Sunday, March 9, 2008

White Collar Crime Prosecutions Are Down

Criticisms previously levied against the  statistical reporting of white collar crime remain justified in that lacking a definition of white collar crime, it is impossible to discern what gets included and what doesn't. (See here and here) Whether one limits it to fraud, or includes money laundering and RICO, were concerns mentioned when evaluating studies that reported on increases and decreases in certain kinds of criminal conduct. Without a clear understanding of what crimes or conduct fit the white collar category, it seemed impossible to state with accuracy that it had in fact decreased.

But the latest study by TRAC, does provide clear evidence that agency referrals in many areas are significantly down, while others have increased.  For example, one finds that INS (and DHS Immigration Enforcement) is nearly 3 times what it was in 1987.  But one also sees that tax, postal, and the FBI referrals are significantly reduced. (see here)  TRAC notes that:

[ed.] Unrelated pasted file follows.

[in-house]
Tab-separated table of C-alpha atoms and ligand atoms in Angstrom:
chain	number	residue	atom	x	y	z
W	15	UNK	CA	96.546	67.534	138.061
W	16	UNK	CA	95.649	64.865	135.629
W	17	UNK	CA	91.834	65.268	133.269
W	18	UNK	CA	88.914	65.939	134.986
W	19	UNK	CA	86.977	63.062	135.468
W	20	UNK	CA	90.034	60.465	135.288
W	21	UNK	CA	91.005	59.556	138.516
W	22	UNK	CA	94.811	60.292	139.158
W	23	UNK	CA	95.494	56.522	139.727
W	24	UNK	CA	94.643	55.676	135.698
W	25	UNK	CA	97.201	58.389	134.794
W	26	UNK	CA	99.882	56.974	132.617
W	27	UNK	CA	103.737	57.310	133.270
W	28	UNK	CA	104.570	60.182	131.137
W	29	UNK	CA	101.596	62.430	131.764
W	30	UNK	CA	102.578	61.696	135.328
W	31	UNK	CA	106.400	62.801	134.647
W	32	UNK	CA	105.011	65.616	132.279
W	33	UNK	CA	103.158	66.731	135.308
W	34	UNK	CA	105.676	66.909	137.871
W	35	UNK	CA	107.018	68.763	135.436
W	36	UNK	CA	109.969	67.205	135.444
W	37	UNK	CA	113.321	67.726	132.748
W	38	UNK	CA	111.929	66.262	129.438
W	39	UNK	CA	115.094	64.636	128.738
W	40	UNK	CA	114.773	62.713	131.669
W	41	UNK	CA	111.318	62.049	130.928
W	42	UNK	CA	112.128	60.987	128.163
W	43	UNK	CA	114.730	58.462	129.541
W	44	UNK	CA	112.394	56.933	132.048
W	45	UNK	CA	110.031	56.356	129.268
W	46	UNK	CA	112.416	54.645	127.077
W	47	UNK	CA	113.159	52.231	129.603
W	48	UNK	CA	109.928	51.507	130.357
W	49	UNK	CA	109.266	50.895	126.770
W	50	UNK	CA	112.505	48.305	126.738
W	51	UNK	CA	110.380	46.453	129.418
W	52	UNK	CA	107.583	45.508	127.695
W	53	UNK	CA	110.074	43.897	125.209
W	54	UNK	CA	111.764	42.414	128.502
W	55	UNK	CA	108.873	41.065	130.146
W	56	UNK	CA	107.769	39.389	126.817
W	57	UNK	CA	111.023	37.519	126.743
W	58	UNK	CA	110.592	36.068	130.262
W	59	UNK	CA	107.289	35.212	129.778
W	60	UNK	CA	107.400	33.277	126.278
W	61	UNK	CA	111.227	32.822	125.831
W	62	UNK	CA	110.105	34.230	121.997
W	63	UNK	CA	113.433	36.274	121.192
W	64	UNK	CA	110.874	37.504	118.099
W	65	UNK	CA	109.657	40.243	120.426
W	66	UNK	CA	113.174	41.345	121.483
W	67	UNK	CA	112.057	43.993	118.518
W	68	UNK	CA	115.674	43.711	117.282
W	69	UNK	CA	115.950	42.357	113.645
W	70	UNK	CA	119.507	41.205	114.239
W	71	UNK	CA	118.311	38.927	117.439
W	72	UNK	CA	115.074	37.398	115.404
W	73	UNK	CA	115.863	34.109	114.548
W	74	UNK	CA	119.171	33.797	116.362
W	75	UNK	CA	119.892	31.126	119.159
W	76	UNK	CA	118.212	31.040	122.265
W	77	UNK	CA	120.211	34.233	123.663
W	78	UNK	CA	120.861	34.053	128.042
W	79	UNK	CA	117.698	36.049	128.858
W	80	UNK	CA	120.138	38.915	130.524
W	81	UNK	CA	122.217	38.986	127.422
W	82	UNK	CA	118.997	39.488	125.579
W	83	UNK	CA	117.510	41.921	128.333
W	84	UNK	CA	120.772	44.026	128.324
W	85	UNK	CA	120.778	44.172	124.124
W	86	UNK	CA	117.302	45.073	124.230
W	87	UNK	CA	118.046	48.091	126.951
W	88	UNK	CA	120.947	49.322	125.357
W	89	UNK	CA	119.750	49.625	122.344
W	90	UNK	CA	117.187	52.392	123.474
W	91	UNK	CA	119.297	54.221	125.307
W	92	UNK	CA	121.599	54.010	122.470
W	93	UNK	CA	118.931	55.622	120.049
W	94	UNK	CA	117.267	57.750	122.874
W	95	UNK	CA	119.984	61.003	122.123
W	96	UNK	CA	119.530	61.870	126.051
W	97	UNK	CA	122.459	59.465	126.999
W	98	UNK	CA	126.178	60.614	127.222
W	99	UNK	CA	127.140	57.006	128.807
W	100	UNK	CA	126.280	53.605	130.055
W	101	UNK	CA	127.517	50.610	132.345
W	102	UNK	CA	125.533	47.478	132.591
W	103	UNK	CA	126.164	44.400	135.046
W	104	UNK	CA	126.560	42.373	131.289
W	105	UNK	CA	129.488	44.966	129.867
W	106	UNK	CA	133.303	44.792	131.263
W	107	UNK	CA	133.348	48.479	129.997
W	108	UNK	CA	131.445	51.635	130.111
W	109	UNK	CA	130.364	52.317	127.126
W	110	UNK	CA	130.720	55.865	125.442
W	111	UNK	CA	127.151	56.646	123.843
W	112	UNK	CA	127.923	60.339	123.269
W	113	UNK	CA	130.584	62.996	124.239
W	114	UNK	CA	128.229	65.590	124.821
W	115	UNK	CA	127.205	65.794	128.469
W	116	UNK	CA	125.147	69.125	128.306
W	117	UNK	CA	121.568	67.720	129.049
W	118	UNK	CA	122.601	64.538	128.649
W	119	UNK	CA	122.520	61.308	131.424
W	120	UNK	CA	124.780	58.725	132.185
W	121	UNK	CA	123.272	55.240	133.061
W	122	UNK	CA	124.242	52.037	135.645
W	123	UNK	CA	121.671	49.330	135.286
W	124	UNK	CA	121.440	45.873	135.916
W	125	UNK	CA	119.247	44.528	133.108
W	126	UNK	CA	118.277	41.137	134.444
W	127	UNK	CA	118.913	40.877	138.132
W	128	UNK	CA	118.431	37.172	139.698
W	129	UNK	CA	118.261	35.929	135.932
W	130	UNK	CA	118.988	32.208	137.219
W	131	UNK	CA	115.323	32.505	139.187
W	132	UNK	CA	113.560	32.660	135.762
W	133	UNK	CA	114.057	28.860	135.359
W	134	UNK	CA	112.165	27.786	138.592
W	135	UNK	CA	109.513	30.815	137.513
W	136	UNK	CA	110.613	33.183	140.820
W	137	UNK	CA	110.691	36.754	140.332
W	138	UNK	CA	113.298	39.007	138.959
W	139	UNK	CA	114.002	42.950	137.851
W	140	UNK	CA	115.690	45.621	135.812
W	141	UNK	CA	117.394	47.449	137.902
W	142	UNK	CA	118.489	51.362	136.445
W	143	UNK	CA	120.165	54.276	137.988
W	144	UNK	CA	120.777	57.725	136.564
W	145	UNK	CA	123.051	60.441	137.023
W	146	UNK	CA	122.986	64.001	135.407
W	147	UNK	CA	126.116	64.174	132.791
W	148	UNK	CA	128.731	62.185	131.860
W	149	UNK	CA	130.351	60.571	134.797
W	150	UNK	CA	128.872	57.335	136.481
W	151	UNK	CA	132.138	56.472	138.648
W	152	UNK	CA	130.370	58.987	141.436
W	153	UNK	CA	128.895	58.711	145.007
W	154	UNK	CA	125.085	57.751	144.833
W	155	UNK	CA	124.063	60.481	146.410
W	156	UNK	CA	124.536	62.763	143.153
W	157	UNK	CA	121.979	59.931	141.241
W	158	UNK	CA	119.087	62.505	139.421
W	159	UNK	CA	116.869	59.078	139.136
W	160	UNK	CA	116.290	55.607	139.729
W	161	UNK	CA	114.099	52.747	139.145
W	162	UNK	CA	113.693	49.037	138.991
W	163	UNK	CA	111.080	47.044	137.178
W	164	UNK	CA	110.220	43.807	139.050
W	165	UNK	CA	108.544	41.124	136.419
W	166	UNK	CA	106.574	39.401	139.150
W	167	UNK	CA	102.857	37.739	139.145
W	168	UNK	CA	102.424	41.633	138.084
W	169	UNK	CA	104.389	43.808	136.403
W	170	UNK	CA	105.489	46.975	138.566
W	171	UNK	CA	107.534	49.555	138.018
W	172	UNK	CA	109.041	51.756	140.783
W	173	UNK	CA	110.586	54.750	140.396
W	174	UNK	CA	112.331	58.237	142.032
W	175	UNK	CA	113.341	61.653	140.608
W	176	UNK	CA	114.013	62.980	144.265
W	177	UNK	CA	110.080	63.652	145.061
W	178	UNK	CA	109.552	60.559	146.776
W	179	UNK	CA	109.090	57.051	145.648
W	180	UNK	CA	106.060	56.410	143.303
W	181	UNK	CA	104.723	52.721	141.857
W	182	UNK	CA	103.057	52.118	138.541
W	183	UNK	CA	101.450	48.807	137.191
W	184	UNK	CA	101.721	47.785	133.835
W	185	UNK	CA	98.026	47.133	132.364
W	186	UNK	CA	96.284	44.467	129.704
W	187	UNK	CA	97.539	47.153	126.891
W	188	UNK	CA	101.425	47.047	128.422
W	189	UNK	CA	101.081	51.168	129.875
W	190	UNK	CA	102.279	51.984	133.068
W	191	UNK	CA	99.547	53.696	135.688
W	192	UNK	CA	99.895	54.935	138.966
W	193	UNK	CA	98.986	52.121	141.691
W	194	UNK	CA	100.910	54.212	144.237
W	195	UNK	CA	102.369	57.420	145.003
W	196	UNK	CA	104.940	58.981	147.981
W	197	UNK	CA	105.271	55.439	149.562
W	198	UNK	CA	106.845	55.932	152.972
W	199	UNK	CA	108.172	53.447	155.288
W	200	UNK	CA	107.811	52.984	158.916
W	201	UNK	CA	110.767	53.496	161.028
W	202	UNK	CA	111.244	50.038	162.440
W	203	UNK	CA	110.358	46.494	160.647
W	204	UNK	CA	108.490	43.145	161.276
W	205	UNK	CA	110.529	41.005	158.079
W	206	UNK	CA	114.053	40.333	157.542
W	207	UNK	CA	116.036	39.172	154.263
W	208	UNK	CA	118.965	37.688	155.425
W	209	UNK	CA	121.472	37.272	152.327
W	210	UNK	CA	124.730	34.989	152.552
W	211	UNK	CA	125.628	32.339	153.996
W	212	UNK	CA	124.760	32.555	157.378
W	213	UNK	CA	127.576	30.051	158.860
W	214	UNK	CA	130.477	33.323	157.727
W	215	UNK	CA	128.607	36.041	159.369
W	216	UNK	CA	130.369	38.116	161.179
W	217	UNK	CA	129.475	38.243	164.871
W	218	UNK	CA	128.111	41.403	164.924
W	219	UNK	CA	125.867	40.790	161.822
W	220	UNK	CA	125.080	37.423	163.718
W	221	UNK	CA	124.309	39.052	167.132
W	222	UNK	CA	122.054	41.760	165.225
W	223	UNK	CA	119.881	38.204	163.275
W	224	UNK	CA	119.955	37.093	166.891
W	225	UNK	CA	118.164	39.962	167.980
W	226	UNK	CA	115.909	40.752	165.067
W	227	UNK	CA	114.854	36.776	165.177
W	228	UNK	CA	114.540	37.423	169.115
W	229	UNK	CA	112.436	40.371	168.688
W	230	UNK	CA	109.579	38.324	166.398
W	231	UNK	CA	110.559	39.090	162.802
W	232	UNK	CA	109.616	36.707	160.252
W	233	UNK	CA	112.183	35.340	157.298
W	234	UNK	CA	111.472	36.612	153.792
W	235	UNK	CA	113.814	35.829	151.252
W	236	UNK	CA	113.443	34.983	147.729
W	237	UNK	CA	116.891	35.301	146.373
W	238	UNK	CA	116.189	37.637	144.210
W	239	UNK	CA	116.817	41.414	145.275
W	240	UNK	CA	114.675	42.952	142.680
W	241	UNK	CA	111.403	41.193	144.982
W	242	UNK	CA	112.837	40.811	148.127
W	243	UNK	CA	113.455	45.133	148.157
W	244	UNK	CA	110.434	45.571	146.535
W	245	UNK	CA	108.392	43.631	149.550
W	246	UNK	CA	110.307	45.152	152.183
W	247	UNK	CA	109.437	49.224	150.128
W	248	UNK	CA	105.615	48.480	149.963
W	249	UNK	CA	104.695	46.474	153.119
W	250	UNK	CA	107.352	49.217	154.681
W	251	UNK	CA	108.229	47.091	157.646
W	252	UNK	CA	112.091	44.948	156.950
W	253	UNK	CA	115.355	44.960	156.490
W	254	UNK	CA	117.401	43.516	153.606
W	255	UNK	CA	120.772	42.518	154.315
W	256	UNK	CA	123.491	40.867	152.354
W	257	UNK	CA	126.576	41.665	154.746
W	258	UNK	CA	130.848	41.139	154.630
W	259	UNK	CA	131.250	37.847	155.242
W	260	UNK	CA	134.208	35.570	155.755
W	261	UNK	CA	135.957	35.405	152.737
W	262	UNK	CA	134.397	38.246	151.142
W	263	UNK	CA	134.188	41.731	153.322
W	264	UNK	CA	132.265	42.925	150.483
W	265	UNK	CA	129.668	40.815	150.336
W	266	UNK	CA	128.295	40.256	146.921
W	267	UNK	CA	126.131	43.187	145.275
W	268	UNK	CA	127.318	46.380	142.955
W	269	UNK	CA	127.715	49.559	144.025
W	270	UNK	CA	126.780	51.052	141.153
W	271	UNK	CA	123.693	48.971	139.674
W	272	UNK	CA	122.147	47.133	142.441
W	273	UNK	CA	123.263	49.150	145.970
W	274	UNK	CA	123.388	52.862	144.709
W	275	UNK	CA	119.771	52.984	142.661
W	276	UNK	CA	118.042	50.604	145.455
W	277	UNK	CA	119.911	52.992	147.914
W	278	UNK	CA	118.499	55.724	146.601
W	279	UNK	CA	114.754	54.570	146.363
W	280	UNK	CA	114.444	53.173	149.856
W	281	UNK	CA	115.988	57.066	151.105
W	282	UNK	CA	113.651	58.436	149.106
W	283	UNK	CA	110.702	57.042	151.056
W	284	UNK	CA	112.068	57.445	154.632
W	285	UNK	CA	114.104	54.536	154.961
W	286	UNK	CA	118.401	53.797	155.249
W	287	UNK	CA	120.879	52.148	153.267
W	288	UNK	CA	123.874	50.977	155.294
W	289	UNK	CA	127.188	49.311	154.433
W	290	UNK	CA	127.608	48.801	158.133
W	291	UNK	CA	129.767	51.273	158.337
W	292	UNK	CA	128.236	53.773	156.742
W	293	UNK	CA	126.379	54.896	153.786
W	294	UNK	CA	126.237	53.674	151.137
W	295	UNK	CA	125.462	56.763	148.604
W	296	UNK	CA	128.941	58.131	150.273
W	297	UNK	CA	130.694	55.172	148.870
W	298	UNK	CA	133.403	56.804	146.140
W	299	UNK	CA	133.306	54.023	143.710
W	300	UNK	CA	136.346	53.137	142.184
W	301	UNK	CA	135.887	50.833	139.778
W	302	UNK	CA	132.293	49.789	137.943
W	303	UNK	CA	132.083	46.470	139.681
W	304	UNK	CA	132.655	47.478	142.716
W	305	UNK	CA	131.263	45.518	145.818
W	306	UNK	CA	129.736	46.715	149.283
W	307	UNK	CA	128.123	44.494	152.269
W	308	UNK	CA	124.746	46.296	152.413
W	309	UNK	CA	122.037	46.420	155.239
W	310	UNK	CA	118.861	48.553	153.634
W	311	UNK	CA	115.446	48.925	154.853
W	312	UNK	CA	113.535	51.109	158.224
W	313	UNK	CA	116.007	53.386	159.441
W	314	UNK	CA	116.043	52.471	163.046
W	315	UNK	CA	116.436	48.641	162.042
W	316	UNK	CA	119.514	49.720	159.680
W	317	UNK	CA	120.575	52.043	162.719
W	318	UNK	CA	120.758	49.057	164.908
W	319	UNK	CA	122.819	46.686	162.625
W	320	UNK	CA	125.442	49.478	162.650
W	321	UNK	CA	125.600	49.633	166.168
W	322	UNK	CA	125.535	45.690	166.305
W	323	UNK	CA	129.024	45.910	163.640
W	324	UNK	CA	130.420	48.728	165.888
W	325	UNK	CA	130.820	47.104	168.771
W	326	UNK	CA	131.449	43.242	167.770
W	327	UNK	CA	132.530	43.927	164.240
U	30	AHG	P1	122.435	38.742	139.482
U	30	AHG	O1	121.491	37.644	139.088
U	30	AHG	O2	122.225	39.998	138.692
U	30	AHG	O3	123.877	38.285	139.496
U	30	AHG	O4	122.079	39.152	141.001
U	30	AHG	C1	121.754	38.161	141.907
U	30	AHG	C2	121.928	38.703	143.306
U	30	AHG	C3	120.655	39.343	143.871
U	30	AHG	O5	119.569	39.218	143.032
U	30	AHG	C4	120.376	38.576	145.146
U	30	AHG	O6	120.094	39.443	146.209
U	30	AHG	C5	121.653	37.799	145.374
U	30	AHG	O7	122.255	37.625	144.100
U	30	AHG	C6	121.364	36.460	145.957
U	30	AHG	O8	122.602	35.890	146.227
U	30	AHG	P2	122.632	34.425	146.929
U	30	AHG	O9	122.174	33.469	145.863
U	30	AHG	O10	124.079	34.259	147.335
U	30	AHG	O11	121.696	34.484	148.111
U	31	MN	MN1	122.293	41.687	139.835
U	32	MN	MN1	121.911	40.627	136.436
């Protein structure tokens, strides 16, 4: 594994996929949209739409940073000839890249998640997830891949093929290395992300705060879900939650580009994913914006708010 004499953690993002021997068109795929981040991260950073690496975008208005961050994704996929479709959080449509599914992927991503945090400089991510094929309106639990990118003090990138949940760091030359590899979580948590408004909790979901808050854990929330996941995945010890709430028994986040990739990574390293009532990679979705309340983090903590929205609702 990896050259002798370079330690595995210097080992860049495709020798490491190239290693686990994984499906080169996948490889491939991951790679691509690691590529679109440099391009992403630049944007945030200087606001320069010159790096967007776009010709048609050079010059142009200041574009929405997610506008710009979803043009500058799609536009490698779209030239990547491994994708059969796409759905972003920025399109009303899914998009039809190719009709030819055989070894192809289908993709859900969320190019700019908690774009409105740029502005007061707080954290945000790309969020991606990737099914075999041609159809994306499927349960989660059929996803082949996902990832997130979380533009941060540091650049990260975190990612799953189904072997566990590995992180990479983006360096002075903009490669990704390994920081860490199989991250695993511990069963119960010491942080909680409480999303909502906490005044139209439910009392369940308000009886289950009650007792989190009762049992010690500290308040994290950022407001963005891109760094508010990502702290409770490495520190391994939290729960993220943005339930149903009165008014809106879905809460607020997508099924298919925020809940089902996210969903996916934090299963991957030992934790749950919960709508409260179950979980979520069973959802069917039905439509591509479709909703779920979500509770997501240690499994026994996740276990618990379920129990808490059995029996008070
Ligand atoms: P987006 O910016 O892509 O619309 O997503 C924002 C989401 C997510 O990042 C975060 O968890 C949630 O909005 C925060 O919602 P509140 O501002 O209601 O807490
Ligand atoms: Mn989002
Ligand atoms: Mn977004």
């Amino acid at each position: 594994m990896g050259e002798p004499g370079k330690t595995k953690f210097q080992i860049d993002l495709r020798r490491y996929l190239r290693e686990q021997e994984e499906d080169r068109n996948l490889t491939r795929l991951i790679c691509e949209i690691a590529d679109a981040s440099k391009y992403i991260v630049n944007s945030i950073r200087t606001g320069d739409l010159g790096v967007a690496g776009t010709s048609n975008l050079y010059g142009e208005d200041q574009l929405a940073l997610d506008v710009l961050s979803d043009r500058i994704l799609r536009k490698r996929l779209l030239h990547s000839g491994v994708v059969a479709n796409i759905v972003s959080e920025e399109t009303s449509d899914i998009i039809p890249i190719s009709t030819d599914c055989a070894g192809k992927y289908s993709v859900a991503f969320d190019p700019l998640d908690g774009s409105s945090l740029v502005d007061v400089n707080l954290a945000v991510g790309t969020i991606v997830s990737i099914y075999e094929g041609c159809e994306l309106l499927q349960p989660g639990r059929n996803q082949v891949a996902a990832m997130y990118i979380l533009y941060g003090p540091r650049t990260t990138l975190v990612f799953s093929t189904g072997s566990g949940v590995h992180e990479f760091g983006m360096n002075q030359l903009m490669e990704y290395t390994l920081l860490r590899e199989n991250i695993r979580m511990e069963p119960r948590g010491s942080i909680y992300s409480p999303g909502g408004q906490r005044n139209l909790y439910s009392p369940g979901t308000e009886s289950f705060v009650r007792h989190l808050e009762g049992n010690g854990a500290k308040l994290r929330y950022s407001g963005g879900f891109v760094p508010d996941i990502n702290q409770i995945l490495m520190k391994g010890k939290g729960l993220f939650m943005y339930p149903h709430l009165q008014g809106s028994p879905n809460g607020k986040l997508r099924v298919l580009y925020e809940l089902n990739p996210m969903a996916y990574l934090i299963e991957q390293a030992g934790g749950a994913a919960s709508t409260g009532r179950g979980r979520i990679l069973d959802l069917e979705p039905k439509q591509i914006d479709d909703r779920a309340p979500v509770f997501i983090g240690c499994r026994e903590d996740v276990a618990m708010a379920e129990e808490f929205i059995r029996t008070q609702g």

"A second possible explanation for the declining number of referrals being made by the agencies traditionally concerned about white-collar criminals is that there are fewer swindlers, anti-trust violators, tax cheats, fraudulent health care providers, etc. roaming the streets and the suites than there were in the past. Partly because such criminals try very hard to go unnoticed, however, criminologists have never been able to devise a good way to measure their presence in society. But given the vast size and booming nature of the American economy — at least until recently — and the growing complexity of federal law, the thought that white-collar criminals are an endangered species is hard to believe. "

And I have to agree with the last statement - white collar criminals are definitely still out there.  But perhaps the enforcement needs to turn to places like the Internet and to focus on the crimes of today - like Identity Theft. The investigation and prosecution here takes significant time and the statistics may be harder to grow.

(esp) (w/ disclosure that she is a B.S. graduate of Syracuse U.- home of the Trac Reports).

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